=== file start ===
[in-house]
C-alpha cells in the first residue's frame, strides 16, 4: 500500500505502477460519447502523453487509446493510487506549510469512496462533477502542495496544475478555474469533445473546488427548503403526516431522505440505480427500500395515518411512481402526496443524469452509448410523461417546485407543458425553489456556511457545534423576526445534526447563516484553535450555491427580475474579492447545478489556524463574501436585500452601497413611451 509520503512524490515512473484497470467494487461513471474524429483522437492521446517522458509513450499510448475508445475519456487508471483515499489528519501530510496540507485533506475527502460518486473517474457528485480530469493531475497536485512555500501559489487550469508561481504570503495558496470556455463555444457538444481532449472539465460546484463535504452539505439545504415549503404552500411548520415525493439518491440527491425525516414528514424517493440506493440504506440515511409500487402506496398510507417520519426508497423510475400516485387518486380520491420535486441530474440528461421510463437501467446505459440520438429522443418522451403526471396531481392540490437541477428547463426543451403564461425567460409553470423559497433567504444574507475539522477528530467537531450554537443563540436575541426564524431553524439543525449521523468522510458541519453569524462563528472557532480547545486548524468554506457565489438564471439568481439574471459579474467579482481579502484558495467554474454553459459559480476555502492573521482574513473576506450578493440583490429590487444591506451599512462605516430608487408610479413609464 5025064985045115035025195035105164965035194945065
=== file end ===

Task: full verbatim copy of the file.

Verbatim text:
[in-house]
C-alpha cells in the first residue's frame, strides 16, 4: 500500500505502477460519447502523453487509446493510487506549510469512496462533477502542495496544475478555474469533445473546488427548503403526516431522505440505480427500500395515518411512481402526496443524469452509448410523461417546485407543458425553489456556511457545534423576526445534526447563516484553535450555491427580475474579492447545478489556524463574501436585500452601497413611451 509520503512524490515512473484497470467494487461513471474524429483522437492521446517522458509513450499510448475508445475519456487508471483515499489528519501530510496540507485533506475527502460518486473517474457528485480530469493531475497536485512555500501559489487550469508561481504570503495558496470556455463555444457538444481532449472539465460546484463535504452539505439545504415549503404552500411548520415525493439518491440527491425525516414528514424517493440506493440504506440515511409500487402506496398510507417520519426508497423510475400516485387518486380520491420535486441530474440528461421510463437501467446505459440520438429522443418522451403526471396531481392540490437541477428547463426543451403564461425567460409553470423559497433567504444574507475539522477528530467537531450554537443563540436575541426564524431553524439543525449521523468522510458541519453569524462563528472557532480547545486548524468554506457565489438564471439568481439574471459579474467579482481579502484558495467554474454553459459559480476555502492573521482574513473576506450578493440583490429590487444591506451599512462605516430608487408610479413609464 5025064985045115035025195035105164965035194945065